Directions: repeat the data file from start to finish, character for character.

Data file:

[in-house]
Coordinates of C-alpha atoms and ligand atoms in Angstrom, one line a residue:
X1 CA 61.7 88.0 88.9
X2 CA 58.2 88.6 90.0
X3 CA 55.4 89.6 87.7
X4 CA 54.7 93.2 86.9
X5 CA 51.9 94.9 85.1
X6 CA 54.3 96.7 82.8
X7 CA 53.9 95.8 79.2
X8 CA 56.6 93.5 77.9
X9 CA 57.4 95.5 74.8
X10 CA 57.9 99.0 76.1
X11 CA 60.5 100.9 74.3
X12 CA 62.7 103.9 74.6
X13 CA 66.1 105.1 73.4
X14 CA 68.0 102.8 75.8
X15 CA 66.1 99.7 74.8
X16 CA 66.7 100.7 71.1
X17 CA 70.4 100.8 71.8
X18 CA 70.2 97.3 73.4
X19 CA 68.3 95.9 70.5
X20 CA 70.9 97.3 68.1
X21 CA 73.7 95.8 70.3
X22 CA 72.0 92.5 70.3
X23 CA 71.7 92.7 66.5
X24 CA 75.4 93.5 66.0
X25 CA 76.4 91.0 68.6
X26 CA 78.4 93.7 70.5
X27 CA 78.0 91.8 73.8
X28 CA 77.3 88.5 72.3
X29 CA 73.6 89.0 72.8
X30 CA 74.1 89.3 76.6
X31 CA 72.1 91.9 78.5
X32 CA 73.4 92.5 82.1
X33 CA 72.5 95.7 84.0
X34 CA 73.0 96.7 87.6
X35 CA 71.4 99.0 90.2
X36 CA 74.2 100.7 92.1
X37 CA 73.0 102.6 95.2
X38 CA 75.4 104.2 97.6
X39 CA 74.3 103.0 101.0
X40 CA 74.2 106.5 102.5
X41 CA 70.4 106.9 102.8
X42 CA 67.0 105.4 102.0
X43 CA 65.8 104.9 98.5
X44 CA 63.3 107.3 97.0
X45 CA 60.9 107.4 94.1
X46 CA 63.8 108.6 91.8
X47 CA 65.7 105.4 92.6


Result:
[in-house]
Coordinates of C-alpha atoms and ligand atoms in Angstrom, one line a residue:
X1 CA 61.7 88.0 88.9
X2 CA 58.2 88.6 90.0
X3 CA 55.4 89.6 87.7
X4 CA 54.7 93.2 86.9
X5 CA 51.9 94.9 85.1
X6 CA 54.3 96.7 82.8
X7 CA 53.9 95.8 79.2
X8 CA 56.6 93.5 77.9
X9 CA 57.4 95.5 74.8
X10 CA 57.9 99.0 76.1
X11 CA 60.5 100.9 74.3
X12 CA 62.7 103.9 74.6
X13 CA 66.1 105.1 73.4
X14 CA 68.0 102.8 75.8
X15 CA 66.1 99.7 74.8
X16 CA 66.7 100.7 71.1
X17 CA 70.4 100.8 71.8
X18 CA 70.2 97.3 73.4
X19 CA 68.3 95.9 70.5
X20 CA 70.9 97.3 68.1
X21 CA 73.7 95.8 70.3
X22 CA 72.0 92.5 70.3
X23 CA 71.7 92.7 66.5
X24 CA 75.4 93.5 66.0
X25 CA 76.4 91.0 68.6
X26 CA 78.4 93.7 70.5
X27 CA 78.0 91.8 73.8
X28 CA 77.3 88.5 72.3
X29 CA 73.6 89.0 72.8
X30 CA 74.1 89.3 76.6
X31 CA 72.1 91.9 78.5
X32 CA 73.4 92.5 82.1
X33 CA 72.5 95.7 84.0
X34 CA 73.0 96.7 87.6
X35 CA 71.4 99.0 90.2
X36 CA 74.2 100.7 92.1
X37 CA 73.0 102.6 95.2
X38 CA 75.4 104.2 97.6
X39 CA 74.3 103.0 101.0
X40 CA 74.2 106.5 102.5
X41 CA 70.4 106.9 102.8
X42 CA 67.0 105.4 102.0
X43 CA 65.8 104.9 98.5
X44 CA 63.3 107.3 97.0
X45 CA 60.9 107.4 94.1
X46 CA 63.8 108.6 91.8
X47 CA 65.7 105.4 92.6